"We stop before a tall chain-link fence topped with loops of razor wire. A man steps out of a small white booth and shines a flashlight into the car. Rebecca shields her eyes from the glare. I have to turn my face. The man seems to recognize Harry. He unlocks the gate and we drive through, past a dark basketball court and a bare flagpole, and pull into a gravel parking lot.
" 'Here we are.' Harry jumps out of the car with unexpected energy after the long ride. He comes around to my door and pulls me out with a firm grip. After sitting in that awkward position for so long, my legs and back are stiff, and I straighten up unsteadily. But I also feel a brief wave of relief, as standing temporarily takes the excruciating pressure off my bladder, which has felt near bursting for at least half an hour. I shake out my legs and glance around.
" 'Trust me, blue blood, don't be thinking about running, Harry warns. 'Even if you got through the fence, there's nothing but forest out there. You're so far away from civilization, you'll starve before you see another human being.'
"The air is cool and smells like pine. The chatter of the crickets is almost as loud as traffic on a city street. In the dark I can make out four or five buildings, none more than two stories tall.
"Then the crickets go silent.
"And I hear the screaming."
As Todd Strasser explains in his Afterword, there is a secret prison system for teenagers in the U.S. Any parent with enough money can place his or her child in this prison system for any reason or for no reason. The facilities are called boot camps. The methodology in these prison camps can include physical and psychological torture, along with total isolation from people and information out in the real world. Instead, the prison becomes the world. Some of these facilities have now been established outside of the U.S. in order to avoid any possibility of government oversight.
These boot camps yield big bucks for their owners. With what they are being paid each month by parents, there is no financial incentive to have kids "graduate" until they are irrevocably broken down psychologically, and thoroughly trained to listen and obey without question. And it pays to do whatever it takes to give the parents satisfactory results.
In Todd Strasser's BOOT CAMP we share the nightmare experience of Garrett Durrell which begins when his parents have him kidnapped and delivered to Lake Harmony, a boot camp in Upstate New York. Garrett is a gifted and talented adolescent who knows how to maintain the 3.8 average he needs from his exclusive private school -- in order to gain acceptance to a name-brand university -- without breaking a sweat. But his parents apparently fear the tarnishment of their posh reputations due to Garrett's refusal to terminate his relationship with a young woman who had been a new teacher at his school (until his mother got her fired).
" 'You're just a punk kid with a crap attitude, and you don't know squat. When are you gonna figure out that what you think doesn't matter. The only things that matter are what I think and what your parents think. That's why you're here, Garrett. Because you didn't listen to your parents. And that's what you're going to think about in TI, dimwit. Learning to listen. Learning to obey. Learning to do what your parents say.'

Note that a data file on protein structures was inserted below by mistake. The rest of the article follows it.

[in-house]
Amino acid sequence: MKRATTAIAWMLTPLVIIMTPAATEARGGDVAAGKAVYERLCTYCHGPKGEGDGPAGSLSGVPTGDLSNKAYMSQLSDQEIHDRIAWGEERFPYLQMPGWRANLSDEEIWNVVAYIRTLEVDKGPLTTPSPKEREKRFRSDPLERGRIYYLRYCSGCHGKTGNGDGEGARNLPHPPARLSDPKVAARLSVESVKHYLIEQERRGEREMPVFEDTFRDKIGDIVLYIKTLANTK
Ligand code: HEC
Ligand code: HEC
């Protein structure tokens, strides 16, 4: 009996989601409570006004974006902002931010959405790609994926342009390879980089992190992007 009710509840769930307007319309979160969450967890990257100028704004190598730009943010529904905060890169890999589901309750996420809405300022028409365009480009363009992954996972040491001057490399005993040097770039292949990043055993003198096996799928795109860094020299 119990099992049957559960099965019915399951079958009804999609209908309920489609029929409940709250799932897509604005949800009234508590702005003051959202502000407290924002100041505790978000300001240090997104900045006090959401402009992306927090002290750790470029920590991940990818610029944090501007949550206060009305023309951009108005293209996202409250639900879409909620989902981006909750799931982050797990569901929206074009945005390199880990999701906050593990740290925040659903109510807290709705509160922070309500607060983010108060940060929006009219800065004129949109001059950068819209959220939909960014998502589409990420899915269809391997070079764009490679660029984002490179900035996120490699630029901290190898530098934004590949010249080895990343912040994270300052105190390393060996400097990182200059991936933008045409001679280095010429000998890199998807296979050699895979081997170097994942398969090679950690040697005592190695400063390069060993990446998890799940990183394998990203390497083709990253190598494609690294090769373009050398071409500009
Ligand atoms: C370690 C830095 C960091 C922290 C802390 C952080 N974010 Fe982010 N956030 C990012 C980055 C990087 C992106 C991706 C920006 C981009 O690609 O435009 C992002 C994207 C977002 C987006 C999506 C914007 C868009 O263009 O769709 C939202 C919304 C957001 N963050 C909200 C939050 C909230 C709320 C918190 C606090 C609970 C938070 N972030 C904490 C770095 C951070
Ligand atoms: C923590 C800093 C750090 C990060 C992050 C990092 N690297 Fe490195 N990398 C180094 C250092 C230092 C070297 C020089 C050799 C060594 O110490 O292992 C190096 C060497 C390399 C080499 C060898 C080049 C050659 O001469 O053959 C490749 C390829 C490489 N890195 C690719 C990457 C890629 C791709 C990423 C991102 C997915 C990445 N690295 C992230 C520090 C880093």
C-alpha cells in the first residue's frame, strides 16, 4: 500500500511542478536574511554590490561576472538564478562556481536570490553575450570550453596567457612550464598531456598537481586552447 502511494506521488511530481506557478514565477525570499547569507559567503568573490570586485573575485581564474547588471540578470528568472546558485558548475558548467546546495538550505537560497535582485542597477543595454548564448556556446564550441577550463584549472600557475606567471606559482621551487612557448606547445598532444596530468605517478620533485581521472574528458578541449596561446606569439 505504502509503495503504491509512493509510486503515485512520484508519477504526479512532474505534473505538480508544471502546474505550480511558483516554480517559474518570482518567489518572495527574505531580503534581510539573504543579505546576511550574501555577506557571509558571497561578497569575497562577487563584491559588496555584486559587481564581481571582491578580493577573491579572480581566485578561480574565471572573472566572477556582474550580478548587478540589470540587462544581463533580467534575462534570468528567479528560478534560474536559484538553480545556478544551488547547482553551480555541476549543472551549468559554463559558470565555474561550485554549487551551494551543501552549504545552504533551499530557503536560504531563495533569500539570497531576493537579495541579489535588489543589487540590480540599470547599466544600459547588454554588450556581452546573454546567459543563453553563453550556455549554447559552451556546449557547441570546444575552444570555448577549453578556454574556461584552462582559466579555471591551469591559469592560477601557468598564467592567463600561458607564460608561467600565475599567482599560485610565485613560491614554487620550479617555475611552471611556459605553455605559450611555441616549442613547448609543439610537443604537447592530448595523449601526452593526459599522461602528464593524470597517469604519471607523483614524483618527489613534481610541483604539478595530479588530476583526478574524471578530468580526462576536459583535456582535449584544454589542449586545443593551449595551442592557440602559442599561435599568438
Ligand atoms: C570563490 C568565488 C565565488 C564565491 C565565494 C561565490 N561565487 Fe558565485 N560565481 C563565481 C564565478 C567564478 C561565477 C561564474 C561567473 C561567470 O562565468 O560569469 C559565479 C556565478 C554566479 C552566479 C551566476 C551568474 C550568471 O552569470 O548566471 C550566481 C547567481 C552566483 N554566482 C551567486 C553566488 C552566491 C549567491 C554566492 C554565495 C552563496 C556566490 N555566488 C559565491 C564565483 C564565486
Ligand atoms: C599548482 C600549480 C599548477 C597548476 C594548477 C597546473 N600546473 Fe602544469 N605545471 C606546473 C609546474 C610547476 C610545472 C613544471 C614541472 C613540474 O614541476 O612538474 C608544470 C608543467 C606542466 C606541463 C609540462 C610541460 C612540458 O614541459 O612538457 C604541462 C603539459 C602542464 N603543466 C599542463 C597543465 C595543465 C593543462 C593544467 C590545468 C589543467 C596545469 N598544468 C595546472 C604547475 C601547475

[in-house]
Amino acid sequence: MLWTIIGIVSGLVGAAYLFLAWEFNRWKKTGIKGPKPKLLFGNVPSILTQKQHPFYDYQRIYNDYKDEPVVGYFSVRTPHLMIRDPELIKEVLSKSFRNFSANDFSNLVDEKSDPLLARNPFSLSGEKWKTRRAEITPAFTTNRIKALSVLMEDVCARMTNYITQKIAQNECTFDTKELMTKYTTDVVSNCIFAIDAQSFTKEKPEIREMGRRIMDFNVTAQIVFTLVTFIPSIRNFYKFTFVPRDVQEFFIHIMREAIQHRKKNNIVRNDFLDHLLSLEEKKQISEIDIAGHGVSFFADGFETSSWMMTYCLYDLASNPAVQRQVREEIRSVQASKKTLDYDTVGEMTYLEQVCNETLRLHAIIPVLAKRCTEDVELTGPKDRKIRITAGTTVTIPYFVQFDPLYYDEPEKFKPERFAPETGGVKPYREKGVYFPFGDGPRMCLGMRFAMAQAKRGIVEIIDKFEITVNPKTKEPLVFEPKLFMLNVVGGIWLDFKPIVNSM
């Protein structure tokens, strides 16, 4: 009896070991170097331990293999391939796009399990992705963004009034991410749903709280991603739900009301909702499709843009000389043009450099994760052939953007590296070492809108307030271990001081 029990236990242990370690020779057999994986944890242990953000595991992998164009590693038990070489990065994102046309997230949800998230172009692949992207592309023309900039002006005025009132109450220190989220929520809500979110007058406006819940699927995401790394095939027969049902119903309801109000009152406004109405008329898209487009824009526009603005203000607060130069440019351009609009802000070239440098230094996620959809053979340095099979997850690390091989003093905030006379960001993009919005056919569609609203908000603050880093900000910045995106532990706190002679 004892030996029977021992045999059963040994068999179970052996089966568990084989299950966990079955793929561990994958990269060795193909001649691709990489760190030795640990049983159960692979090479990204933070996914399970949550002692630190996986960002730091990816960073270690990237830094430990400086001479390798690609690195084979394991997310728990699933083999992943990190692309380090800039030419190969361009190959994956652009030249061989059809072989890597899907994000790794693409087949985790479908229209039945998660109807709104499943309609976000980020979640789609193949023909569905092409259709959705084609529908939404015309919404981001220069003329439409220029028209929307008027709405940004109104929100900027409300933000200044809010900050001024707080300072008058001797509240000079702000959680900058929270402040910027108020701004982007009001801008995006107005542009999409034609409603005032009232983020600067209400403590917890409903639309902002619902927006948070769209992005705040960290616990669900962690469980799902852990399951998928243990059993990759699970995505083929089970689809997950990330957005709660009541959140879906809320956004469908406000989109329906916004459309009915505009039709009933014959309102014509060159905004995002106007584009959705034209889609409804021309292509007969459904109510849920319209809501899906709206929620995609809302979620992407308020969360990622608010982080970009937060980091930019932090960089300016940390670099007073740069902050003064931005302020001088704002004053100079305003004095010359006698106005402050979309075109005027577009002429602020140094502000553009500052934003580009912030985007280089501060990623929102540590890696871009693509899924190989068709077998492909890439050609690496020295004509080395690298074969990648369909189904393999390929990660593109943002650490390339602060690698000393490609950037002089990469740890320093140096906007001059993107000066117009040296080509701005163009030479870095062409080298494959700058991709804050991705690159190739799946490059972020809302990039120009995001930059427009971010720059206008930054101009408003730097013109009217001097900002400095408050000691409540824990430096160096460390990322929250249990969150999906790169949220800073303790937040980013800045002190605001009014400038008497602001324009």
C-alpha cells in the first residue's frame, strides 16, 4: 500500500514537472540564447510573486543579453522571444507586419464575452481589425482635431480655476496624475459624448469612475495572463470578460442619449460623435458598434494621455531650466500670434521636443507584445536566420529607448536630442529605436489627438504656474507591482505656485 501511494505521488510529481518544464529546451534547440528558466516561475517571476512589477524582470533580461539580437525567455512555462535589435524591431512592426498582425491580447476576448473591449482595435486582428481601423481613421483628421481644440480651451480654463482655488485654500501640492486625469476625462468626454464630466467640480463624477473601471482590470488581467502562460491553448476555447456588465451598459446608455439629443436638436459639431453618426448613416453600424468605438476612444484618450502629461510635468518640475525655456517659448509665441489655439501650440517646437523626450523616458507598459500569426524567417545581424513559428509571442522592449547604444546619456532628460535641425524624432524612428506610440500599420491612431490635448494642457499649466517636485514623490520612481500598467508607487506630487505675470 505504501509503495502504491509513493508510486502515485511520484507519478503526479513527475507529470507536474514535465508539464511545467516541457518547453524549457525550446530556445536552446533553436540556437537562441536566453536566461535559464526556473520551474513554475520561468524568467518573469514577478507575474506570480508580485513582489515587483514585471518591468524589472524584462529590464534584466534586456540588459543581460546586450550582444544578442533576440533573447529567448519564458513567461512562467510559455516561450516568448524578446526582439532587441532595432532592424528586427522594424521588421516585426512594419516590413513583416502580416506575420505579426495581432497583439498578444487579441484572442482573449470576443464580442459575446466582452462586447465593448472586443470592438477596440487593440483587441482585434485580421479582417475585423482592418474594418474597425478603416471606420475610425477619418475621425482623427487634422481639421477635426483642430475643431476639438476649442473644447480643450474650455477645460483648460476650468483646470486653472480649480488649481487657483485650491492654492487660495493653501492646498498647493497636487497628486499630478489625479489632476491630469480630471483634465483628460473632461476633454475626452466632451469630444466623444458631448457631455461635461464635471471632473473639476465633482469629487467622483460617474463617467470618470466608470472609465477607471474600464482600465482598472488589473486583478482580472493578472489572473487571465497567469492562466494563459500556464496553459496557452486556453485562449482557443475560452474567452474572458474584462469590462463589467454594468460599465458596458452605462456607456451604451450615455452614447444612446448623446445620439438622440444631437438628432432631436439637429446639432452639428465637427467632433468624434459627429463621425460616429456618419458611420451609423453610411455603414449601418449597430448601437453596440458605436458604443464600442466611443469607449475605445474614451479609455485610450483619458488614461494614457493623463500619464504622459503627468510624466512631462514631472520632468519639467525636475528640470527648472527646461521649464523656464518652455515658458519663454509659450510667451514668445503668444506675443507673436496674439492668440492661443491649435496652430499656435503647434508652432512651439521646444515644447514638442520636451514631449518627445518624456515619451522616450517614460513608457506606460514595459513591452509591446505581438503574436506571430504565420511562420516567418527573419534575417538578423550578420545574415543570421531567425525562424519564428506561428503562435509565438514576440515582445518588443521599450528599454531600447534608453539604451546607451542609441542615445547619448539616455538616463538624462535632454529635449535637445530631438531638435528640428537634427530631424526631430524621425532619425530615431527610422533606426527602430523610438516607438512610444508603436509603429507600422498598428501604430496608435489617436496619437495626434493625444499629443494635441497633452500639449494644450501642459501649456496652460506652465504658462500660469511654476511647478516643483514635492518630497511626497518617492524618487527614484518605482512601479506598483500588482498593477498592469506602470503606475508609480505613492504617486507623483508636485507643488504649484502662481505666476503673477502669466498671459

"The troll shoves me into the TI room and follows in with Ron and Jon. Joe remains in the doorway.
" 'No marks,' Joe says, and closes the door.
" 'Face down on the floor,' the troll orders.
"I do as I'm told, and then Jon and Ron get to work. They spit and slap and twist and squeeze. Everything that hurts but will leave no telltale bruises tomorrow. I grit my teeth, trying not to let them have the satisfaction of knowing how much pain I'm in, but grunts and yelps escape my lips whenever the stabbing, twisting agony becomes too great. They grind the heels of their shoes into my knees and elbows. Only Level Ones through Fours are required to wear flip-flops, allegedly to slow us down in case we try to run away. Level Fives and Sixes are rewarded by being allowed to wear shoes.
" 'Stop!' I hear myself cry when Ron twists my arm so hard, it feels like it will explode out of the shoulder socket.
"Standing near the door with his arms folded and a demented smile on his lips, the troll asks, 'What's the matter, Garrett? Can't take a little pain?'
" 'I'd like to see you take it.'
" 'WHAT?' the troll shouts. At the same moment Ron twists my arm harder.
" 'Sorry, sir!' I instantly apologize and feel relief as Ron eases up.
" 'You better be,' the troll murmurs.
"The beating stops, and I feel my aching body go limp. Sabrina, if you knew what I'm going through...
" 'Good work, boys.' The troll praises Ron and Jon as they leave, and the door slams shut and locks. So this is how they do it here. The staff can't be accused of harming kids because they have other kids do it for them. And why would Ron and Jon agree? Because you don't get out of Lake Harmony unless you prove whose side you're on."
You have to wait years for Todd Strasser to finish another YA novel, but the wait is worth it. As with GIVE A BOY A GUN and CAN'T GET THERE FROM HERE, Strasser has once again written one of those books that grabs you by the throat and slams you into a wall.
I challenge any adolescent reluctant reader to read a few chapters of this one and then try to put it down.